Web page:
• #84
                    Originally posted by Sam View Post
                    There was no map that included a small hump over to AL on the cone but Trump has far greater legal issues to worry about.

                    The main problem here -- beyond Trump's inability to understand a map or keep up-to-date with hurricane projections (supposedly the reason he canceled his Poland trip), or admit a small screw-up -- is how the White House is compelling federal agencies to backtrack and cover for his mistake. Now NOAA is getting into the mess by releasing an unattributed statement that NWS was wrong to correct Trump about Alabama getting hit "hard" on Sept. 1 because earlier maps showed a small chance (<10%) that some of AL would see tropical storm-force winds.

                    That's a big deal and it mirror's Trump's earlier attempts to get the Park Service to cover for his false claim about inauguration crowds and his obstructive attempt to get Don McGahn to create a false record. The President should not be directing agencies and employees to create what they know to be false or misleading statements.

                    --Sam
                    What's even worse is he has the Pentagon covering up for his use of the military to bolster his businesses. Instead of fueling up at the usual military bases where the fuel is much cheaper, he has military supply planes going to the mideast fueling up at a struggling public airport near his Scotland golf resort (to the tune of 11 million dollars) and making the crews stay at his resort. The Pentagon has actually balked at turning over those records to Congress.

                    Comment


                    • #85
                      Originally posted by JimL View Post
                      What's even worse is he has the Pentagon covering up for his use of the military to bolster his businesses. Instead of fueling up at the usual military bases where the fuel is much cheaper, he has military supply planes going to the mideast fueling up at a struggling public airport near his Scotland golf resort (to the tune of 11 million dollars) and making the crews stay at his resort. The Pentagon has actually balked at turning over those records to Congress.
                      $17.2 million, by latest count. A career military contractor made (or renewed) a fuel contract with the airport in August 2016 but military expenditures at the airport, according to current reporting, had not topped $200k/year before 2017. The extent to which military flights are being purposefully and wastefully diverted to the airport will be crucial to understand.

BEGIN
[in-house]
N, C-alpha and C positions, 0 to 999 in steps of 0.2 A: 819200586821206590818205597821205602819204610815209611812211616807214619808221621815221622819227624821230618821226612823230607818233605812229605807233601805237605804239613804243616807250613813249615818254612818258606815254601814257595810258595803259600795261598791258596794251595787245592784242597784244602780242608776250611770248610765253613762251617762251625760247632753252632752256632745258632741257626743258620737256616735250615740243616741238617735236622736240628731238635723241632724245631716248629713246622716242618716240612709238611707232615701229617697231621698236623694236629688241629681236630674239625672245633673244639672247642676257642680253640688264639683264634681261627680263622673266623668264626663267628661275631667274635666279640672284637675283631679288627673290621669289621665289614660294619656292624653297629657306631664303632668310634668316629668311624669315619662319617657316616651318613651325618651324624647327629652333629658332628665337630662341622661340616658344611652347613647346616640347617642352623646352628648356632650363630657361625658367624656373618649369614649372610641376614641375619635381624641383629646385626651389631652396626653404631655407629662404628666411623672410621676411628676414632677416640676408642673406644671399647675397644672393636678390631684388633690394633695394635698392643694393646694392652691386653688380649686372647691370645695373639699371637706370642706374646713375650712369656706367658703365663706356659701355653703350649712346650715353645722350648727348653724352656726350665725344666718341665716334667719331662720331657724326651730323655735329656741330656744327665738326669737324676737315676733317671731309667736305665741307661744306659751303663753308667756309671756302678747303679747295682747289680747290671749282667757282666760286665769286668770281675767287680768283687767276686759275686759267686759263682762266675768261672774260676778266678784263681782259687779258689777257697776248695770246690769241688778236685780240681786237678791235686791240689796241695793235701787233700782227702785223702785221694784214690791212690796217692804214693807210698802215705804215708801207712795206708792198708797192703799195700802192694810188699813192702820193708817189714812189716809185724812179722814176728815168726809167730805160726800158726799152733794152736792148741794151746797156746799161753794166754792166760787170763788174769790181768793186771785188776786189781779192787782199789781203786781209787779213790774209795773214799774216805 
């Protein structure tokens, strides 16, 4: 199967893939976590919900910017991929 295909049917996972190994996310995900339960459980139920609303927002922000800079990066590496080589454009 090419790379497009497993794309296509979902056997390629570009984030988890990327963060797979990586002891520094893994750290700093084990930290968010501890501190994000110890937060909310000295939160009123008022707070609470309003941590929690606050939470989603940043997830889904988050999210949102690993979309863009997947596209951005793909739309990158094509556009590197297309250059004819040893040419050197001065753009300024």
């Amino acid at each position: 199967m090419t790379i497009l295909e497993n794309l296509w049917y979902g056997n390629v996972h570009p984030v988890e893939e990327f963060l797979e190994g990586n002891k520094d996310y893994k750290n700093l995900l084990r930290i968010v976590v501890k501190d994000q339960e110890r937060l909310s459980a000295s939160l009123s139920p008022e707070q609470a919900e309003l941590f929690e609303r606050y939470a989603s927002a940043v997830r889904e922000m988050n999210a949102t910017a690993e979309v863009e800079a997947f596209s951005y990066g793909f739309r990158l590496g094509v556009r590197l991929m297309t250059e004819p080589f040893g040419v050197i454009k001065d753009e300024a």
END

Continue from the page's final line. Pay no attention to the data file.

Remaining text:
Of course, that wouldn't explain the military stay-overs at Trump Turnberry, which is some ways from the airport and more expensive than most other options, including many within minutes of the tarmac. That's clearly a corrupt use of government resources.

                      It seems the Trump administration has directed all agencies to not comply with Congressional subpoenas. Related, the DOJ is currently arguing that Congress cannot ask a court to enforce a subpoena against the executive branch -- it must request that DOJ do so.

                      Truly breathtaking times.

                      --Sam
                      "I wonder about the trees. / Why do we wish to bear / Forever the noise of these / More than another noise / So close to our dwelling place?" — Robert Frost, "The Sound of Trees"

                      Comment


                      • #86
                        Ok, then

                        Source: NOAA staff warned in Sept. 1 directive against contradicting Trump. Andrew Freedman, Colby Itkowitz and Jason Samenow. The Washington Post. 2019.09.07

                        In an agencywide directive sent Sept. 1 to National Weather Service personnel, hours after Trump asserted, with no evidence, that Alabama “would most likely be hit (much) harder than anticipated,” staff was told to “only stick with official National Hurricane Center forecasts if questions arise from some national level social media posts which hit the news this afternoon.”

                        They were also told not to “provide any opinion,” according to a copy of the email obtained by The Washington Post.